Recently, 900 British military personnel have been stationed in Afghanistan to help evacuate British citizens and dual nationals, as well as Afghan nationals working with British troops. And the activities of these brave soldiers came not without a fiasco. Approximately 20 special forces from the elite SAS Airborne Service deployed to secure evacuation operations were stranded hundreds of miles from their troops in Kandahar province when it was overrun by insurgents, the Daily Mail reports. And, instead of evacuating the British and eligible Afghans from Kabul airport, the Royal Air Force command had to bail out its hapless SAS fighters.
Nevertheless, according to Secretary Wallace, some 14,000 British citizens and Afghans who had cooperated with the United Kingdom had allegedly been removed as part of the evacuation since mid-August. On August 27, on Sky News Channel, Ben Wallace clarified that Britain plans to complete evacuation operations from Afghanistan “in a matter of hours.” “We’re processing the data of those individuals, about 1,000 people, who are at the airport in Kabul right now. We’re looking for ways to keep identifying them from the crowd wherever we can, but by and large the bulk of the processing is done and we’ve still got a few hours to go.”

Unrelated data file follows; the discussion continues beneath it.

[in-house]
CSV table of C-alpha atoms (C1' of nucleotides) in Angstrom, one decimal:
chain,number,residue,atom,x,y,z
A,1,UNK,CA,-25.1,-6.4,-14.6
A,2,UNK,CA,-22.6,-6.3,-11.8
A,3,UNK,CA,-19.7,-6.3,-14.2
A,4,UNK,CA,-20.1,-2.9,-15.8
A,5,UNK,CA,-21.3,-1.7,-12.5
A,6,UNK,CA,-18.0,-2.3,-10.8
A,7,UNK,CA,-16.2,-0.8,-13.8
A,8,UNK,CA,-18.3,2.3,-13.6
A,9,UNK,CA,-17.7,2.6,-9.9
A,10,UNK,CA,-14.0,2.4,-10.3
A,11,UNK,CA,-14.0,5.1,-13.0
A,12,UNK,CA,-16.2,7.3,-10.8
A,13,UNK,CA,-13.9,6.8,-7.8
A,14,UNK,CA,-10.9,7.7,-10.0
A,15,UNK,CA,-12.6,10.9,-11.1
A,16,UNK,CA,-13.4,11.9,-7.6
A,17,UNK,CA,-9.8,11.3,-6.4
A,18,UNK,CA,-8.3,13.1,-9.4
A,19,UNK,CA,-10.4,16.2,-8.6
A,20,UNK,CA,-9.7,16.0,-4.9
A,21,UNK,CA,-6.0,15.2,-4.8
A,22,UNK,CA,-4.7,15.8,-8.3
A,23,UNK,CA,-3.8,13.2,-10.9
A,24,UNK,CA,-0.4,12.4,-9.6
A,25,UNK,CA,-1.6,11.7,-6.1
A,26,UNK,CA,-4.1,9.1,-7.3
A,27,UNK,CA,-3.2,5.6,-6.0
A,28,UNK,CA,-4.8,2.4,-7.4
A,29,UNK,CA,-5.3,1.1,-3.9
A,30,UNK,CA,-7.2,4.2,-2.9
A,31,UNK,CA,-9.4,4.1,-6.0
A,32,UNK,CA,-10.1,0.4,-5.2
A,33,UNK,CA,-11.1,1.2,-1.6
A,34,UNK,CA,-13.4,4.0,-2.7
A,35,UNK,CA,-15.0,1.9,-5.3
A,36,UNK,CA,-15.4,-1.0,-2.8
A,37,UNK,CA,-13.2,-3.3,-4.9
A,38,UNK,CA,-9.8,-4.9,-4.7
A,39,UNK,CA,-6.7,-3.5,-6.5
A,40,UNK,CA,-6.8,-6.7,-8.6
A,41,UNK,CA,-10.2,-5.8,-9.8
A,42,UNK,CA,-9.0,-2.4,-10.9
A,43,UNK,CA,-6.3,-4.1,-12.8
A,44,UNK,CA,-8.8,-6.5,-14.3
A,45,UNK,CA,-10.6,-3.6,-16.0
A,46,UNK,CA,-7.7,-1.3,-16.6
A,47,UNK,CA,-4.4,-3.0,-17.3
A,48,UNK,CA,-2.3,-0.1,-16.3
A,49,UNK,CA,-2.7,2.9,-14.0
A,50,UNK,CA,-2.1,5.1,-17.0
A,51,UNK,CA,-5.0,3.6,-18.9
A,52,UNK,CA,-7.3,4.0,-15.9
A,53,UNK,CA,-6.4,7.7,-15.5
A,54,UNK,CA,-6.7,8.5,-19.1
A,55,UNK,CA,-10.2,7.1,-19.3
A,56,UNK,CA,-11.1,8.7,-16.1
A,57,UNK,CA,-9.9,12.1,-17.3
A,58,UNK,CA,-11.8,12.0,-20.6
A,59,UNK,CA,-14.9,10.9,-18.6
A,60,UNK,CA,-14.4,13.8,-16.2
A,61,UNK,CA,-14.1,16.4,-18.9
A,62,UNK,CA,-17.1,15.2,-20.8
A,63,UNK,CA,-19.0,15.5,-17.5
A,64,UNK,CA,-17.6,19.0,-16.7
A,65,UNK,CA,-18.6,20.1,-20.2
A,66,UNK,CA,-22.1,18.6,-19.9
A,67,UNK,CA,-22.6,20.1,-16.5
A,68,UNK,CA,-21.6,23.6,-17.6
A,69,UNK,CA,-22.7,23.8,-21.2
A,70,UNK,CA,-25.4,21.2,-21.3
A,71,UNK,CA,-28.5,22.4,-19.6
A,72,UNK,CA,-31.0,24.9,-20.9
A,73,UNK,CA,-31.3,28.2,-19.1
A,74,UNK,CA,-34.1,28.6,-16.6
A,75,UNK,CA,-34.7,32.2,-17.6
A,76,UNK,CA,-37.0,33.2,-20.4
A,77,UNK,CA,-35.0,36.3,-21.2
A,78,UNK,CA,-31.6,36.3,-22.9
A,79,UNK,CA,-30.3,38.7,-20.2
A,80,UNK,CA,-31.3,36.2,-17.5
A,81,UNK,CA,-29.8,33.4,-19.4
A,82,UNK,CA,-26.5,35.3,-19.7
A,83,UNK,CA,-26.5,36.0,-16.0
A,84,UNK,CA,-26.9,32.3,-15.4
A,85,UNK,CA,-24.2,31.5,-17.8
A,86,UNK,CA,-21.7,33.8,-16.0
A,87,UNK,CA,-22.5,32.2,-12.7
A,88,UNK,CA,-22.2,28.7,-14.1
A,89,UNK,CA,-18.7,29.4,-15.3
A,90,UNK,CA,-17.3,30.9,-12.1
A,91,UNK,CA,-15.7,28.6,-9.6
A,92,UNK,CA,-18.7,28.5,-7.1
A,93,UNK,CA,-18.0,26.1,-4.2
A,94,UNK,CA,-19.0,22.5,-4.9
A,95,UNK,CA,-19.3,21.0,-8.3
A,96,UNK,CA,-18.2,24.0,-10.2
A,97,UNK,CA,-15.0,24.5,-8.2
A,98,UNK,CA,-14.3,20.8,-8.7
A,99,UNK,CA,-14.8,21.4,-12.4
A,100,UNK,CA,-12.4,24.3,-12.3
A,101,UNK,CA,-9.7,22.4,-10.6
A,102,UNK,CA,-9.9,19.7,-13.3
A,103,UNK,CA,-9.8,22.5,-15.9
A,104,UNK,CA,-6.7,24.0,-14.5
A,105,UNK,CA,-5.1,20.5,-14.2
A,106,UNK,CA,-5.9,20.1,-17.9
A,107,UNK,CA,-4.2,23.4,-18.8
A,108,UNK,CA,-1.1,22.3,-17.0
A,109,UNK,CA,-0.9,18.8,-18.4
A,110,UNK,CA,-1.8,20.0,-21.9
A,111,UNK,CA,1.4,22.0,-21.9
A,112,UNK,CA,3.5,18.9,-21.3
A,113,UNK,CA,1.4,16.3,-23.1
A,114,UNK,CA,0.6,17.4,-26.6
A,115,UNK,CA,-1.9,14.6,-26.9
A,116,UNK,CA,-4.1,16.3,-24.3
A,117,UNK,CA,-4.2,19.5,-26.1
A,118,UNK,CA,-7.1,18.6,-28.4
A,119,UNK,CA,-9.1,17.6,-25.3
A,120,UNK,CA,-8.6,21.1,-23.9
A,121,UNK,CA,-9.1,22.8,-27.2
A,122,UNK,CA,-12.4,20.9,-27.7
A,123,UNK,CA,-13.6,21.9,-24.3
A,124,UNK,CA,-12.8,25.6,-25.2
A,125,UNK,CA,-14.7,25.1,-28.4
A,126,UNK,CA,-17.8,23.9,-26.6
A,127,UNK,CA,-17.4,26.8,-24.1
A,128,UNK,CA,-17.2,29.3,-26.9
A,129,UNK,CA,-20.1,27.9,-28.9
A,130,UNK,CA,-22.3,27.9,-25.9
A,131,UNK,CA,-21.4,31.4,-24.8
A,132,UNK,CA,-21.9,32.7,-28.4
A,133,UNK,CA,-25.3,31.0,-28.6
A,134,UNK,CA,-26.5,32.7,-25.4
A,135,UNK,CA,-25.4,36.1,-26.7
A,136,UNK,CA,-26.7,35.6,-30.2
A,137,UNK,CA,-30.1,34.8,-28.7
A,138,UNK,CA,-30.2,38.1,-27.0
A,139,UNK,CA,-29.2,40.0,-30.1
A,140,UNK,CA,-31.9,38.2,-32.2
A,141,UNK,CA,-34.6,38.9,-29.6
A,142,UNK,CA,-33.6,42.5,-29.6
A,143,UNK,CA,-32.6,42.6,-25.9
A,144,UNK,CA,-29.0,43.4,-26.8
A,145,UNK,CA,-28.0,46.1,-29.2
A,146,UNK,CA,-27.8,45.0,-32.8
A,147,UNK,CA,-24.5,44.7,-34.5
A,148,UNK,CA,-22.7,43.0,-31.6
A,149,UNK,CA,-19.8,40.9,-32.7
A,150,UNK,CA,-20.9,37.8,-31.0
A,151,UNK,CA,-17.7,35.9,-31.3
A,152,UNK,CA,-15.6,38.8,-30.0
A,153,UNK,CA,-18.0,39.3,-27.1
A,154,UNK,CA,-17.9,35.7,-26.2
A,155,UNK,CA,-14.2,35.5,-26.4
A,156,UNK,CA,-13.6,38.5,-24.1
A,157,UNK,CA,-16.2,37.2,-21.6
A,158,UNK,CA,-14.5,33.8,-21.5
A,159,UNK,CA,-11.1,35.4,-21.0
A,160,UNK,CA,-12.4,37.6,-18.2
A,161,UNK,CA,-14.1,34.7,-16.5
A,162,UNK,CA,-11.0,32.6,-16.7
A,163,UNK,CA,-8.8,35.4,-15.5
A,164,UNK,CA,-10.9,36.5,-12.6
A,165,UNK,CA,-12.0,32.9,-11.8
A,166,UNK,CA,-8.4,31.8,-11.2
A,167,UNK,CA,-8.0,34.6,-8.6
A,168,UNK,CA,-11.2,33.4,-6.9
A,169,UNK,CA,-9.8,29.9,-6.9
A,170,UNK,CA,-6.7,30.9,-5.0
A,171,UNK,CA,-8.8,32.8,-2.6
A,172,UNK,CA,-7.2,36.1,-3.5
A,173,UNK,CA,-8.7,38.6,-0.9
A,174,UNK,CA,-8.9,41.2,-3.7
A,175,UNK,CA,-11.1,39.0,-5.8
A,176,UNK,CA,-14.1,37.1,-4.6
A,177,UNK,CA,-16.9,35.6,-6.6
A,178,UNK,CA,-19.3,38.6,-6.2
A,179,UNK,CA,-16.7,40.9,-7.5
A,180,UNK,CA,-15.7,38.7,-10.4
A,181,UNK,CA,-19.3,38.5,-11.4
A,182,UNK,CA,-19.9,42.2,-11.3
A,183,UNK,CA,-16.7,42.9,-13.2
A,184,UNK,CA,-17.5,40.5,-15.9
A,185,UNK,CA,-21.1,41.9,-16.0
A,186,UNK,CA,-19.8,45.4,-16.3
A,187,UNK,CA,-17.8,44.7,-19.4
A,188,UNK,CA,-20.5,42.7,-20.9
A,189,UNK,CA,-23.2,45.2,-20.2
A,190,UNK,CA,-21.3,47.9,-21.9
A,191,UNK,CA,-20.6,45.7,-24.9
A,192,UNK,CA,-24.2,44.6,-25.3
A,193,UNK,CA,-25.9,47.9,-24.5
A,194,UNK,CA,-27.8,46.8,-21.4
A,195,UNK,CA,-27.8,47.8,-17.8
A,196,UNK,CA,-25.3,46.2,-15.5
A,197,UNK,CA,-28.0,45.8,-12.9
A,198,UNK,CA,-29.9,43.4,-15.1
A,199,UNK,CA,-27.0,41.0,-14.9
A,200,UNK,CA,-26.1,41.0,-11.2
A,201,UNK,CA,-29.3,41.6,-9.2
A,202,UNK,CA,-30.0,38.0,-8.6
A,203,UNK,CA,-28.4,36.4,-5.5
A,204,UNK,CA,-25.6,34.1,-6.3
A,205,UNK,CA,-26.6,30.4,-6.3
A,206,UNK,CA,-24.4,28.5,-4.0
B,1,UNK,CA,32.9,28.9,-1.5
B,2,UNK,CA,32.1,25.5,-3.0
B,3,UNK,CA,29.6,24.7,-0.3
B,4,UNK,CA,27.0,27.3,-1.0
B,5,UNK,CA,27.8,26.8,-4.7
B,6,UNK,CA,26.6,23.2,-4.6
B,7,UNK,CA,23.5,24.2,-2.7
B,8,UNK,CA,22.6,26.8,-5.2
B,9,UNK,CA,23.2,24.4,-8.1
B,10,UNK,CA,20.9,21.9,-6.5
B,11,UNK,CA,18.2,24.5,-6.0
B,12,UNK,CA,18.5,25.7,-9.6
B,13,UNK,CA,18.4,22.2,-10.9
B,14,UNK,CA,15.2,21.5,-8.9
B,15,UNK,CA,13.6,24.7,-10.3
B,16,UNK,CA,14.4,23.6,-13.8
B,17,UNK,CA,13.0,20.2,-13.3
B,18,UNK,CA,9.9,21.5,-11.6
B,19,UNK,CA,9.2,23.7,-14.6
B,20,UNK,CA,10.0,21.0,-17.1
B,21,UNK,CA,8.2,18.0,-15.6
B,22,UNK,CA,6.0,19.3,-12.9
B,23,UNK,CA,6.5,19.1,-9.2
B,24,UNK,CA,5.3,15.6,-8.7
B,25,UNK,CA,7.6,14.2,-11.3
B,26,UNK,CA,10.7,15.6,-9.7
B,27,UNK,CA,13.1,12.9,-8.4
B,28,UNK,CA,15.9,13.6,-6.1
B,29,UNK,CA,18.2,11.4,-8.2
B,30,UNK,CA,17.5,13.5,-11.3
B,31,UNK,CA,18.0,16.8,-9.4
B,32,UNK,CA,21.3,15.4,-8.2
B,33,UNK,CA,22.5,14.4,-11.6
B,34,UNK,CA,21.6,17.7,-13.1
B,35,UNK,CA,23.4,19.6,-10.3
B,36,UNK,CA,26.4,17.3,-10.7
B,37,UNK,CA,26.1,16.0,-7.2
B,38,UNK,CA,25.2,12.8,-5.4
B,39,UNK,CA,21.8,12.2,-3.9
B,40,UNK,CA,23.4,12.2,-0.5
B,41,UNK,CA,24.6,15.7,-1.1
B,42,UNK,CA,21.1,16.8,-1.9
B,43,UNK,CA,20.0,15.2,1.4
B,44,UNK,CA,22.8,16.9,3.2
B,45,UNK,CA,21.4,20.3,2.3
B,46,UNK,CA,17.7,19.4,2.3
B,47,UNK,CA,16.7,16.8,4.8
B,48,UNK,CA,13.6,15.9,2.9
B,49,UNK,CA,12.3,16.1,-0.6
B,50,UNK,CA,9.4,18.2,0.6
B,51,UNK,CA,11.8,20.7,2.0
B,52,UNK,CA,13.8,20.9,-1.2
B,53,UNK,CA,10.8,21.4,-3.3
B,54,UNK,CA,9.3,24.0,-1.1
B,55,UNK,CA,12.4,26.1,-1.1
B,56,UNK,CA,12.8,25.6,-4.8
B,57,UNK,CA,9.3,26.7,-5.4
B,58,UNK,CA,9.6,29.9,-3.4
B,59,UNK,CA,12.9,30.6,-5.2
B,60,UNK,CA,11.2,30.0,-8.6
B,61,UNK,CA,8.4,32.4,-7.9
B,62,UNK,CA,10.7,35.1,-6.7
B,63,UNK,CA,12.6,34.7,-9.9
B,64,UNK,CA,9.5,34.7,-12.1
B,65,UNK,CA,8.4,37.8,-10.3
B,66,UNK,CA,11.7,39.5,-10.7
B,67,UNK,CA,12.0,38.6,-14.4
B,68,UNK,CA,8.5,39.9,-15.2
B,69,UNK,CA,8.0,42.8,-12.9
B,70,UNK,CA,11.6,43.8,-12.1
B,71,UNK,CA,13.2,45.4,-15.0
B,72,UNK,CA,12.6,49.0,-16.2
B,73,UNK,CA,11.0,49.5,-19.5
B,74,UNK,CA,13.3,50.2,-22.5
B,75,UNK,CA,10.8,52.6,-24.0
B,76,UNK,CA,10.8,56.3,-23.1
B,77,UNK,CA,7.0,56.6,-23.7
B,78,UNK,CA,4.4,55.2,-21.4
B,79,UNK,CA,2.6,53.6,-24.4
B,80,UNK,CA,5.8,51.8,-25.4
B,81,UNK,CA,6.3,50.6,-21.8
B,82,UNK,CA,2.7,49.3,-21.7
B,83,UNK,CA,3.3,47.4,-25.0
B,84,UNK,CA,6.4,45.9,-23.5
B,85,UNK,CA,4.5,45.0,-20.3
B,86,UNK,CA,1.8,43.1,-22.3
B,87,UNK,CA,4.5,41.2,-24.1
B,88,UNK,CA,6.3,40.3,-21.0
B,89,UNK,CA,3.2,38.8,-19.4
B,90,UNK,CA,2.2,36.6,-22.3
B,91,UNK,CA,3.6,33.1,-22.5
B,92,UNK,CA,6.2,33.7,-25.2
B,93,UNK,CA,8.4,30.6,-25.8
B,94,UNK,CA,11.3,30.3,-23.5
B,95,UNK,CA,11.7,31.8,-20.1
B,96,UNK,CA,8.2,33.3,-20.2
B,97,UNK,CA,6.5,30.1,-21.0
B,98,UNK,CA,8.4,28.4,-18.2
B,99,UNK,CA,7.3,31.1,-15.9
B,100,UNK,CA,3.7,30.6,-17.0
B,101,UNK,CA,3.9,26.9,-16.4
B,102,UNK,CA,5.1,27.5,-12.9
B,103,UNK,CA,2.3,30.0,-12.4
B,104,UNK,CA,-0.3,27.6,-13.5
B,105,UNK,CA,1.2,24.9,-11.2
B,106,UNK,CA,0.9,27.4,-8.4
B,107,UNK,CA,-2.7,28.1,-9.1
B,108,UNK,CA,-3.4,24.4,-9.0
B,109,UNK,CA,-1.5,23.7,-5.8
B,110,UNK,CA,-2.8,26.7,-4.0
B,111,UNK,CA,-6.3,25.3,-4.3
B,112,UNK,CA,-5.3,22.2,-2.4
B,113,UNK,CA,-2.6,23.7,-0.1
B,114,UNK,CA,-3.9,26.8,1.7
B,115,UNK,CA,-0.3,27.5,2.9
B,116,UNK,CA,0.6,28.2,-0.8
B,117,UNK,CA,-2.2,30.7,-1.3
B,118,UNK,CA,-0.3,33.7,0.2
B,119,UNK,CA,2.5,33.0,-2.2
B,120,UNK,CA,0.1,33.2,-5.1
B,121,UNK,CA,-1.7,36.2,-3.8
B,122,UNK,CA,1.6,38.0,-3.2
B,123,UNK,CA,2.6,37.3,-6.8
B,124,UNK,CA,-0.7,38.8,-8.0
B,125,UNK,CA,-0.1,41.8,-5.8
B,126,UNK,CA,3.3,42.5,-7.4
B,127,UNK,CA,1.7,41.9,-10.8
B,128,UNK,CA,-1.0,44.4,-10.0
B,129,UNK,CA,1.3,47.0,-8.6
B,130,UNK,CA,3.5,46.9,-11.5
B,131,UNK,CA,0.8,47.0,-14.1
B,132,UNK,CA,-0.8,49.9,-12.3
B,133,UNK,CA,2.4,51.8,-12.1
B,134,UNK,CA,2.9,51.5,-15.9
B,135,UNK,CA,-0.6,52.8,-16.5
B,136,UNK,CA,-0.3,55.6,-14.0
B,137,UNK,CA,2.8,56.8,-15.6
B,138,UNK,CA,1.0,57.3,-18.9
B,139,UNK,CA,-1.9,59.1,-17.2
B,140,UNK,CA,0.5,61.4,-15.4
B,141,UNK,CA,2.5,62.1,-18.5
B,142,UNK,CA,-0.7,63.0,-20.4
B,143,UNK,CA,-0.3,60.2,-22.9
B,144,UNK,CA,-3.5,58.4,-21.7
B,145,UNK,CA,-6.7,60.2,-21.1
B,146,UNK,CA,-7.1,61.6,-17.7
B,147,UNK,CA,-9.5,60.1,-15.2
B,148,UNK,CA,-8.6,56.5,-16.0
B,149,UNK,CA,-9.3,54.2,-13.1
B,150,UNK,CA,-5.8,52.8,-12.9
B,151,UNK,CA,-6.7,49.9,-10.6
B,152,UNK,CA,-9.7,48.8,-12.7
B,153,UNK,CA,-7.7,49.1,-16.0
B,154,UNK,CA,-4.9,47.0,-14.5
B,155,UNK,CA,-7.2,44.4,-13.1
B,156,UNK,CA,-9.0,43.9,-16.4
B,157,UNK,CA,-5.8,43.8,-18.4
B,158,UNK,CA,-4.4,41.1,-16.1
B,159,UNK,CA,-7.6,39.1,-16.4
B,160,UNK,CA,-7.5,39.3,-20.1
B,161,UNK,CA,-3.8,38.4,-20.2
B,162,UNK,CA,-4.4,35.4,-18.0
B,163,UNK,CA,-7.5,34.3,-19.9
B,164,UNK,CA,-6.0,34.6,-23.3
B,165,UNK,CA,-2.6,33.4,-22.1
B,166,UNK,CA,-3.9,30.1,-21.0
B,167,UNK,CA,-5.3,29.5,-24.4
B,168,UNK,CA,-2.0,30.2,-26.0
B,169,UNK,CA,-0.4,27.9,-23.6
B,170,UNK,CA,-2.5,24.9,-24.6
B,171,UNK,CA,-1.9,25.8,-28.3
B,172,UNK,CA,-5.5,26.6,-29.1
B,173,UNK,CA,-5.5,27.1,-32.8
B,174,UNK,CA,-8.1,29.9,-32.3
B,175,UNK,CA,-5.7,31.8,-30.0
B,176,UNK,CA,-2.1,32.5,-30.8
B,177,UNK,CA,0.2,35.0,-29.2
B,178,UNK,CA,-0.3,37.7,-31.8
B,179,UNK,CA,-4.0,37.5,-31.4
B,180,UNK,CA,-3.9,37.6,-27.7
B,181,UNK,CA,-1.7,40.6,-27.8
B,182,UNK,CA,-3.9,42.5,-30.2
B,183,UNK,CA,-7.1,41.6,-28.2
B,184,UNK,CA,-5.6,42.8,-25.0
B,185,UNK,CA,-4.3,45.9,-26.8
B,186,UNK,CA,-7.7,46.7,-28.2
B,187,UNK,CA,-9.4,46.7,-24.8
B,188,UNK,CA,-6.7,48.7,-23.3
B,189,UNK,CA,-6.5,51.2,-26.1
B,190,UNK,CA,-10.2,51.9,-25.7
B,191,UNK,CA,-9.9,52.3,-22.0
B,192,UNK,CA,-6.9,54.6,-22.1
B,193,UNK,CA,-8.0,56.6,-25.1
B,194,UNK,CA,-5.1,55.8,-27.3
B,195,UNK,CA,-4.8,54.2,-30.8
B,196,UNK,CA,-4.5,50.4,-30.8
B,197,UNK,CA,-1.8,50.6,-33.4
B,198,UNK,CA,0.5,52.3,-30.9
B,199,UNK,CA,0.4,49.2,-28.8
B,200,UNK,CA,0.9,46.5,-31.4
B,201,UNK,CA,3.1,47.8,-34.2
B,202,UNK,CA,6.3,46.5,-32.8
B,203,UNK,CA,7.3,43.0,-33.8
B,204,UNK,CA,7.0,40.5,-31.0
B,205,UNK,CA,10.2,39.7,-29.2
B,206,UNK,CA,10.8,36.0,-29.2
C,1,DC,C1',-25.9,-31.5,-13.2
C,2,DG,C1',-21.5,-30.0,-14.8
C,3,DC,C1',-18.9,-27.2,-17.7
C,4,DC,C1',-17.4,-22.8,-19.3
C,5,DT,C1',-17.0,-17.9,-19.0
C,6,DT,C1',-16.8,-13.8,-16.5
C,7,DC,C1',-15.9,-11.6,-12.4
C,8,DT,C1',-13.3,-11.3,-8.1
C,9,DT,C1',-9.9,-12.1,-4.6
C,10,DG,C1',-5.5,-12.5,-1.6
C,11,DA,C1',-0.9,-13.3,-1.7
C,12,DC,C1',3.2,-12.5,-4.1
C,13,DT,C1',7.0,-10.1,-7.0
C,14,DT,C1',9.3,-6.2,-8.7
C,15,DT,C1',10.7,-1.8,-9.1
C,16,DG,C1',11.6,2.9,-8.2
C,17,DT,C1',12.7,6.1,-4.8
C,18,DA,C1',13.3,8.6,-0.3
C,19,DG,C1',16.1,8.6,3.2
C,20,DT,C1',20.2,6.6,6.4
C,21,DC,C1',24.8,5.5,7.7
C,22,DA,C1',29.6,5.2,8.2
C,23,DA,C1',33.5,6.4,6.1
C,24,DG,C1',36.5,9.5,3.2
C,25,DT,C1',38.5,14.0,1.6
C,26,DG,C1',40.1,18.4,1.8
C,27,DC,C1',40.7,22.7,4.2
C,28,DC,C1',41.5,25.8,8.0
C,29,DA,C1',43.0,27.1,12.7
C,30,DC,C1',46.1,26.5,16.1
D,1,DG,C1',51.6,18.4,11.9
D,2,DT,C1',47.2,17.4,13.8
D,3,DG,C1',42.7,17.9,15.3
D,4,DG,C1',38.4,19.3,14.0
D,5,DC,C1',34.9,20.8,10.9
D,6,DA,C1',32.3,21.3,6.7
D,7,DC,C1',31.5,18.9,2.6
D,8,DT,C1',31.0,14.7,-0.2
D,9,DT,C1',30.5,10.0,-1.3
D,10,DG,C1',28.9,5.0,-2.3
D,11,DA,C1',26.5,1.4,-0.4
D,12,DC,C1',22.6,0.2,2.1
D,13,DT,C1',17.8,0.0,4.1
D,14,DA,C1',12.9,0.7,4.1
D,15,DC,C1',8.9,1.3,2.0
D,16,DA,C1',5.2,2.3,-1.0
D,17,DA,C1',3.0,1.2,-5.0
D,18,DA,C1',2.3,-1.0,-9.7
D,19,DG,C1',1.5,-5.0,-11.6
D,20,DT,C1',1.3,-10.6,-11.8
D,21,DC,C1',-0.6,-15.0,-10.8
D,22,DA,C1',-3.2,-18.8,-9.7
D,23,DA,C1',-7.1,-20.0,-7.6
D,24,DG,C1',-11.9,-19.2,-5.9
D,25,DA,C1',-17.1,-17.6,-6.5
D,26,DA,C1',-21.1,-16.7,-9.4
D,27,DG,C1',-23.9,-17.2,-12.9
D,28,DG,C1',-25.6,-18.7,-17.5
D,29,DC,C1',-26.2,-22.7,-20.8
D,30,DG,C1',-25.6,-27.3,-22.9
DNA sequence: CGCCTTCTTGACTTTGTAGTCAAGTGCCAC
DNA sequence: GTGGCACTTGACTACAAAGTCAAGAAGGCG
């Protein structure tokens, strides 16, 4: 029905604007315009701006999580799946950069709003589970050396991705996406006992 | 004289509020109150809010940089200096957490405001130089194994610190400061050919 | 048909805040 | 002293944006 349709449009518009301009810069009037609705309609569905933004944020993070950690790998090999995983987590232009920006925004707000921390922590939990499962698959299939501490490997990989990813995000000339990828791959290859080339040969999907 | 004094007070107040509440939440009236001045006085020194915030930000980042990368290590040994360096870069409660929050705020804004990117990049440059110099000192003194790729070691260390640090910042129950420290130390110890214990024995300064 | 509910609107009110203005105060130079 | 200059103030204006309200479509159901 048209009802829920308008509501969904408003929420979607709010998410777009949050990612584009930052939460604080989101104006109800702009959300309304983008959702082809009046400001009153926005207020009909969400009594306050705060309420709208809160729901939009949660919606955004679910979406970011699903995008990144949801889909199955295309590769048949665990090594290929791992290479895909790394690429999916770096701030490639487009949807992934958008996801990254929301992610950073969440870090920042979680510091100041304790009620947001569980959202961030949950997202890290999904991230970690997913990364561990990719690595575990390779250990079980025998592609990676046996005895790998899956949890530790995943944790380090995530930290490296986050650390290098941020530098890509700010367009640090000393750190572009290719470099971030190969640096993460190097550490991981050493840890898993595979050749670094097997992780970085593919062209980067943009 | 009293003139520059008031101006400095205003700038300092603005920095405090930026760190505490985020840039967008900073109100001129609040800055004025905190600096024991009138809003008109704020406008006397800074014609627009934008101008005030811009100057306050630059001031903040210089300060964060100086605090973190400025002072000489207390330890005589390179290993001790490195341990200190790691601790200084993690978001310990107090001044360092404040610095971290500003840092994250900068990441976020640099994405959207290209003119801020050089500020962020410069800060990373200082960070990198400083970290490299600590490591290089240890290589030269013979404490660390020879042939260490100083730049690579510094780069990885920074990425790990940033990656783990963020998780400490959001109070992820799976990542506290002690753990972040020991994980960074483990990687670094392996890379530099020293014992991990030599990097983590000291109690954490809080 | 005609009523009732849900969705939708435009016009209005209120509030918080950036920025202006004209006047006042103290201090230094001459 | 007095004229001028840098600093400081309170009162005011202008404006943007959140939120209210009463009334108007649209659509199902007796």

According to the head of the military department, by August 27 Britain had already closed the Baron Hotel, adjacent to Kabul International Airport, where those wishing to move to the United Kingdom had previously gathered. Likewise, the processing center for asylum seekers and the Abbey Gate checkpoint, one of the access points to Kabul’s airport that was the target of a twin suicide bombing on August 26, was also closed.